Czech beer exports to China doubled last year
The value of the Czech Republic’s beer exports to China has nearly doubled over the last year. The volume of beer exports in 2014 rocketed to 22,688 hectolitres, compared to 12,688 hectolitres in the previous year, the head of the Czech Beer and Malt Association, Vladimír Balach, announced this week.
Among the largest beer exporters to China are the Lobkowicz brewery, Budějovický Budvar and Plzeňský Prazdroj. However, the firms are not willing to disclose the exact volume of beer destined for the Chinese market.
The fifth biggest brewer in the Czech Republic, the Lobkowicz brewery, recently sold 79 percent of its stakes to the Chinese group CEFC. CEFC president Chan Chauto said that with the investment his firm had the ambition to significantly increase the import of Czech beer to China.
The spokesman of the Lobkowicz brewery, told the Czech News Agency that while most of China’s consumption is covered by domestic production, the demand for premium export beer brands has been rapidly increasing over the past years, being driven mainly by China’s expanding middle class.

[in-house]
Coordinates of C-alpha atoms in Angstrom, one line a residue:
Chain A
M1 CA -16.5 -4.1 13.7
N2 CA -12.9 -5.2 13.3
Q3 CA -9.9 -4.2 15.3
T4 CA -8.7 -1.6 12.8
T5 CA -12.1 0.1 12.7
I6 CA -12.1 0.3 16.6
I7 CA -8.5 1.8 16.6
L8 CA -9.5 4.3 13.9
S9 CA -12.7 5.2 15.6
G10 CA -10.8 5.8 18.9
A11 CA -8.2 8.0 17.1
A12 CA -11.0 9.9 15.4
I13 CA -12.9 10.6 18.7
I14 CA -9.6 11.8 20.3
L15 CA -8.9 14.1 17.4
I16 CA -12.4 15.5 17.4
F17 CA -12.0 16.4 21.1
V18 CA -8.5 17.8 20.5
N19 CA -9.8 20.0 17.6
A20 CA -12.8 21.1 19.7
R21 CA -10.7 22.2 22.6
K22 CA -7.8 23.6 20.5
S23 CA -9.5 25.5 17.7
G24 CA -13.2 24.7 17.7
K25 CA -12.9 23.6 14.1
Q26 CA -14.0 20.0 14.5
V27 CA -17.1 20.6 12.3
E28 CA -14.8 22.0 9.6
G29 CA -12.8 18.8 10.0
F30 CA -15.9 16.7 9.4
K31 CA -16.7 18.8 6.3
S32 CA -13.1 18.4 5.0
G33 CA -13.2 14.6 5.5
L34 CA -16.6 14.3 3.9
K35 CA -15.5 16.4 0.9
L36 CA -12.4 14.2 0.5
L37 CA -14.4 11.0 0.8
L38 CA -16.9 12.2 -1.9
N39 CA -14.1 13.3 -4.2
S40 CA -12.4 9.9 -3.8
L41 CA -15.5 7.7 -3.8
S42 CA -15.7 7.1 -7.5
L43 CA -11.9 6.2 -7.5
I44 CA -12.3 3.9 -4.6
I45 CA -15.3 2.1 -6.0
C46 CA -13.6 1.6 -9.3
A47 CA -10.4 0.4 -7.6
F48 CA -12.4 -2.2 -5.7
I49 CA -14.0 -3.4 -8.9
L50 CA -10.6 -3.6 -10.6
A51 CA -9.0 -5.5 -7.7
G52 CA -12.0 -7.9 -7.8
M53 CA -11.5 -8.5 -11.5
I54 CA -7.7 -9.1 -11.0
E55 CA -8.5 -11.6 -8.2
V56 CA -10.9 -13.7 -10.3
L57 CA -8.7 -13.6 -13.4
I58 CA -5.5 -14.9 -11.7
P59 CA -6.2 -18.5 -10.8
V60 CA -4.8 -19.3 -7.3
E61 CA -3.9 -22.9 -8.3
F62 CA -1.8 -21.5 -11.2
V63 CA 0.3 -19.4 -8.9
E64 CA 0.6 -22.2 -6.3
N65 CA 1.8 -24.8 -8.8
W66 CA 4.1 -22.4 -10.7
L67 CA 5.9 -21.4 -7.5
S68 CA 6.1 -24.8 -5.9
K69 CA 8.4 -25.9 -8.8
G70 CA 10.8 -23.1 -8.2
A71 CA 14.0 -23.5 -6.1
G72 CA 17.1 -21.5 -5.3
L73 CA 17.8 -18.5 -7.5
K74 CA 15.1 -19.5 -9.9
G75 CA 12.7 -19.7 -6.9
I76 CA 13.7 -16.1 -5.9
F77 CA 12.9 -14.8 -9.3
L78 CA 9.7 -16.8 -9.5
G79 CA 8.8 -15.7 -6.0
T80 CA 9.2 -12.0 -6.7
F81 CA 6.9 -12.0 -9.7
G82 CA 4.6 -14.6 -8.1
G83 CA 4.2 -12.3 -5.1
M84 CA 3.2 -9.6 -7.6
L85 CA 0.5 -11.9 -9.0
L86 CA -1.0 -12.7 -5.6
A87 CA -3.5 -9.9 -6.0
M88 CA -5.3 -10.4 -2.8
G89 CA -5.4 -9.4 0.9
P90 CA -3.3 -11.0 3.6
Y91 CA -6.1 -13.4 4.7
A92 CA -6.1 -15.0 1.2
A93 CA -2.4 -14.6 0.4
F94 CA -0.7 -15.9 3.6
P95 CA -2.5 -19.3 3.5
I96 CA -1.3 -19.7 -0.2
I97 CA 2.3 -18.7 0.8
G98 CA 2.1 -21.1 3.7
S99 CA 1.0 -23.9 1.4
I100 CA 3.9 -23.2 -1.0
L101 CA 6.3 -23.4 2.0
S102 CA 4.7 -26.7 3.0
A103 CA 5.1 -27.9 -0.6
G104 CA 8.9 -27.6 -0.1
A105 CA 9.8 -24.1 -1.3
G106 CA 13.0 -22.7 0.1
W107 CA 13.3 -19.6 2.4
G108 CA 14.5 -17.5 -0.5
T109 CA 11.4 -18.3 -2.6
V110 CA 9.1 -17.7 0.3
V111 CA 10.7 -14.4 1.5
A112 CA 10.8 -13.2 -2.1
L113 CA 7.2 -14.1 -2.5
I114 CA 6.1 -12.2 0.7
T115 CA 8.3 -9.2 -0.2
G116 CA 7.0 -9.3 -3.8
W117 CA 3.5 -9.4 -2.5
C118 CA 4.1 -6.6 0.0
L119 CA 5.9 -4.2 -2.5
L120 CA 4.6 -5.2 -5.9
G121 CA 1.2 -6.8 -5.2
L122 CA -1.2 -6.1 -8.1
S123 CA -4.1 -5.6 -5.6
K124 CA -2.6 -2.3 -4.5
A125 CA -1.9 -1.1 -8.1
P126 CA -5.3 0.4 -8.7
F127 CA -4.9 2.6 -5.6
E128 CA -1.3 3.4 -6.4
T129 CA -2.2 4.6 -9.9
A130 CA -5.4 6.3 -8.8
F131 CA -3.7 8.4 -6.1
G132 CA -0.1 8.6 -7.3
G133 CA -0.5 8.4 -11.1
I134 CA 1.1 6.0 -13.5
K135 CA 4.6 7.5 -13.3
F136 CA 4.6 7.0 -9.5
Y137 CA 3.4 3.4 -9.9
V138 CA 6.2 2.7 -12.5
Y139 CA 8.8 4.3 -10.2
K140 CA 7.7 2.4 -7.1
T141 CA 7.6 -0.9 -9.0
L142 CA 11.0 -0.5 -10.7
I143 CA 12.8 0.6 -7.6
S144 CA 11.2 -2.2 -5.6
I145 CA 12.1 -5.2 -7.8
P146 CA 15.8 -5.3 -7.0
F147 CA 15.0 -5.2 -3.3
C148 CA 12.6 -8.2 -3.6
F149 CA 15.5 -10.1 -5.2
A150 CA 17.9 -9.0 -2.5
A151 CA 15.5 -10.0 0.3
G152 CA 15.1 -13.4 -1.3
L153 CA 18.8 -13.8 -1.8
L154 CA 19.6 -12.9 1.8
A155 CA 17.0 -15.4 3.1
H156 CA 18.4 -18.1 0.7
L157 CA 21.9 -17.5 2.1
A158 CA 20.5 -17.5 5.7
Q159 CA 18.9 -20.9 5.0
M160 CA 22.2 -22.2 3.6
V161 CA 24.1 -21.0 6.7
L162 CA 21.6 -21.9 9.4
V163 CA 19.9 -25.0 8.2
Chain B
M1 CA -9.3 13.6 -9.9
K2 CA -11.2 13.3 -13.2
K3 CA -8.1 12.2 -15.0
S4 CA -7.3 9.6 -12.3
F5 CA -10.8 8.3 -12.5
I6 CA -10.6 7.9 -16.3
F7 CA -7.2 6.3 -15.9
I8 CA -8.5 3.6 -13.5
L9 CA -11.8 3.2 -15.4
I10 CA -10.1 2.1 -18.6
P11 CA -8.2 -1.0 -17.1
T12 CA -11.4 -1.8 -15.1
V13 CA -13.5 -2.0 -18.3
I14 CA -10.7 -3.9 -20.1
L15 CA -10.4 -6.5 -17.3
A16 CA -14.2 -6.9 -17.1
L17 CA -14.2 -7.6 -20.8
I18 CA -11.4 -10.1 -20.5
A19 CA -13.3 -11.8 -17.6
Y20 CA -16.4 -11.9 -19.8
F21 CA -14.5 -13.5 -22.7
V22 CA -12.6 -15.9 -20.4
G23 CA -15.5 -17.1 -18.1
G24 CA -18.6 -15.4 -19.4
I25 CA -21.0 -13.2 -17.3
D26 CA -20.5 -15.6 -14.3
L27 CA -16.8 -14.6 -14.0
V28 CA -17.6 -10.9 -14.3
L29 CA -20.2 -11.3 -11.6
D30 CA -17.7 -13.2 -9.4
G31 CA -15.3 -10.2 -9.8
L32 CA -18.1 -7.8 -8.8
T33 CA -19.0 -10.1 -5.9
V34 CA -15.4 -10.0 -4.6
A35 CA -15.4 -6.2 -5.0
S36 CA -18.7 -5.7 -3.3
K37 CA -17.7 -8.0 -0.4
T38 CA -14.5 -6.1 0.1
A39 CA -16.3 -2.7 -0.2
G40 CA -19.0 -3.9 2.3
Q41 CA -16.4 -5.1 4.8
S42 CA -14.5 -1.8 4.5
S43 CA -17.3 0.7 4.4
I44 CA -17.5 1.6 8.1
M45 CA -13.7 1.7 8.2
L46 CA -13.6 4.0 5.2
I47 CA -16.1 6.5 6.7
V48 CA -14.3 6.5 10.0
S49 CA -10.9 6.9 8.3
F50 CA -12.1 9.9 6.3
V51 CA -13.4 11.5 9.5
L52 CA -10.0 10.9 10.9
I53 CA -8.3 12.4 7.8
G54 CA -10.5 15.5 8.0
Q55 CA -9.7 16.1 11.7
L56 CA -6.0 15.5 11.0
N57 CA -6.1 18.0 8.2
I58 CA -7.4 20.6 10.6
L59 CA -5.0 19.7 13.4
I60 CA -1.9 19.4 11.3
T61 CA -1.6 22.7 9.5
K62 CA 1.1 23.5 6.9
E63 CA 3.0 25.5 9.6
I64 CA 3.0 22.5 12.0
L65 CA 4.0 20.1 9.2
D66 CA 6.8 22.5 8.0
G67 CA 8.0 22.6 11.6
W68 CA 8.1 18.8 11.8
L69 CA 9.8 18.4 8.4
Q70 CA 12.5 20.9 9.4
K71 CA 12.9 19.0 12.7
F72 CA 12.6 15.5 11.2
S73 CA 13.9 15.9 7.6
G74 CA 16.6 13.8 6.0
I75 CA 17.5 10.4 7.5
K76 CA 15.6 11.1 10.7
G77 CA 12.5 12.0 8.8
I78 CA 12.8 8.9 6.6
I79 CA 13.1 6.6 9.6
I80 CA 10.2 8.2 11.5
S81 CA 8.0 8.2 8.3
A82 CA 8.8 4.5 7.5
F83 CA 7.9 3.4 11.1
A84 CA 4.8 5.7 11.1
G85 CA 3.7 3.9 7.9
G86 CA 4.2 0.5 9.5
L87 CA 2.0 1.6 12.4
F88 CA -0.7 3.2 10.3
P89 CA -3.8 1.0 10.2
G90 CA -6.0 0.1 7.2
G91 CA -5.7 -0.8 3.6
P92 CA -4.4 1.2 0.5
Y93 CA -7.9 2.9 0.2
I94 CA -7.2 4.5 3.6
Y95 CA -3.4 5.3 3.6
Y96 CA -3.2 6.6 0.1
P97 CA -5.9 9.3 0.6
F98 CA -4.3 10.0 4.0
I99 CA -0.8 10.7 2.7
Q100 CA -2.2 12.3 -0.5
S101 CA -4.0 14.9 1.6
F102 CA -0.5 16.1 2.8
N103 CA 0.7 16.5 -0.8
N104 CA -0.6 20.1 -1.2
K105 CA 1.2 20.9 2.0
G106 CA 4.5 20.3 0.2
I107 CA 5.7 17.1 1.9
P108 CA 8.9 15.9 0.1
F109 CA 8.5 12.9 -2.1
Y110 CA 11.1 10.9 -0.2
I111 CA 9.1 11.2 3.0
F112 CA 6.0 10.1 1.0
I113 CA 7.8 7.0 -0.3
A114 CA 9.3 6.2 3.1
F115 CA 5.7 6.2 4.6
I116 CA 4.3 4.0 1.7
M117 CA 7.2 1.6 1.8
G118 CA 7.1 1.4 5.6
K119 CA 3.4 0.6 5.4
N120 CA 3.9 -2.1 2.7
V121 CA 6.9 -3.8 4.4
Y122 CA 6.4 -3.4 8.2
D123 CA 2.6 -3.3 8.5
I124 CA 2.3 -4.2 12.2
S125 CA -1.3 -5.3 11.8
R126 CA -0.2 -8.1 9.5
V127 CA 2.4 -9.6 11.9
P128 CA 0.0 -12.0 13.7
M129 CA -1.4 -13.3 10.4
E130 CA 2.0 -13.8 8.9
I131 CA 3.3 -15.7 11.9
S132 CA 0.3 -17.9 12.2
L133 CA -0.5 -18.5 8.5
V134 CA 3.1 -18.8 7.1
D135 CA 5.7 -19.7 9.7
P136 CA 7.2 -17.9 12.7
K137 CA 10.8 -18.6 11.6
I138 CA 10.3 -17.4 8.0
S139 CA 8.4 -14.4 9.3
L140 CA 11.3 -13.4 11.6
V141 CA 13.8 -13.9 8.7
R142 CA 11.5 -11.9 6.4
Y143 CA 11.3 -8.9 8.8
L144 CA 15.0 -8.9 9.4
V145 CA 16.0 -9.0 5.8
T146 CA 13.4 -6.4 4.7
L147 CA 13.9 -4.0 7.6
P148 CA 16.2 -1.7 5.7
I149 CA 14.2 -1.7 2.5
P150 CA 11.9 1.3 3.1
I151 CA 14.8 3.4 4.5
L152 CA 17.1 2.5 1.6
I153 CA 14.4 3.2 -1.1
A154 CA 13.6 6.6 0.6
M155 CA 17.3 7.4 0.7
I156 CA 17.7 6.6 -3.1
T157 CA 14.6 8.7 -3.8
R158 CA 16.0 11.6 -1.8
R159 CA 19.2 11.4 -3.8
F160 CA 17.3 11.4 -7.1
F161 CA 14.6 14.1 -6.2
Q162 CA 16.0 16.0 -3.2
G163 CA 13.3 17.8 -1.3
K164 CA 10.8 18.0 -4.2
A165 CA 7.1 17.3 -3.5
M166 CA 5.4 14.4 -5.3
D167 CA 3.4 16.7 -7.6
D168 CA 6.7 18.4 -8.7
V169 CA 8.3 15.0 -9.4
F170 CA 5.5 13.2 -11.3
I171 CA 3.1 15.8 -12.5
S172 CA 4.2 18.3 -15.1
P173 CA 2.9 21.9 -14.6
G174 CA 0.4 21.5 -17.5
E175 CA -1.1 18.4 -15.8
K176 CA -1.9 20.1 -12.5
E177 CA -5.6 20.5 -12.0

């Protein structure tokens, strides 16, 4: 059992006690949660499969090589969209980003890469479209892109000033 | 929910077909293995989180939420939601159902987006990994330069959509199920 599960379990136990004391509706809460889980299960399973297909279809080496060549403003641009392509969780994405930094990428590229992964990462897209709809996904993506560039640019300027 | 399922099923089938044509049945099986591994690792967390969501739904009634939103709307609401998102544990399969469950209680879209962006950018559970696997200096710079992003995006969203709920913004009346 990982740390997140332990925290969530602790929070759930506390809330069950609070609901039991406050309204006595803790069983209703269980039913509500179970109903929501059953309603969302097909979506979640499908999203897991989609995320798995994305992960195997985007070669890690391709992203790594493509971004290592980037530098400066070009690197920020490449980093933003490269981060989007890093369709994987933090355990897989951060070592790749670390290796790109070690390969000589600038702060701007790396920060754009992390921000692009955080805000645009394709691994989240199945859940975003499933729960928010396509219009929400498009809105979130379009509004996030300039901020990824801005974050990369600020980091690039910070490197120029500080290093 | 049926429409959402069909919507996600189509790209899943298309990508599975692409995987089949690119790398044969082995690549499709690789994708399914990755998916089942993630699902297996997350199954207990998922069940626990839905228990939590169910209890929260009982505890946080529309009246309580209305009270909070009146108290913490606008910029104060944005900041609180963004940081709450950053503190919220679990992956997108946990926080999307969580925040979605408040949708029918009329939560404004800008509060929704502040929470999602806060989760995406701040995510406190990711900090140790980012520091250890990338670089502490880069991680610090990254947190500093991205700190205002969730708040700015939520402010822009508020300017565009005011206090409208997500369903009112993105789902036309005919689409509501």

The south Bohemian brewer Budějovický Budvar currently exports to nine East Asian countries, including China, Japan, Mongolia and Vietnam. According to Budvar’s spokesman Petr Samec, the brewery has increased sales on East Asian markets by 47 percent year-on-year and is planning to expand even further in the coming years. The brewery’s main export product was lager in non-returnable bottles.
The world famous brewer Plzeňský Prazdroj has renewed export to China this summer. According to their spokesman, Vladimír Jurina, the company expects to export several thousand hectolitres of Pilsner Urquell to China by the end of the year.
Currently the largest export markets for Czech breweries are in Germany, Slovakia, followed with a great gap by Sweden, Great Britain, Poland, Hungary and Austria. Among the non-European states Czech breweries mostly export to Russia, United States, Canada and Korea.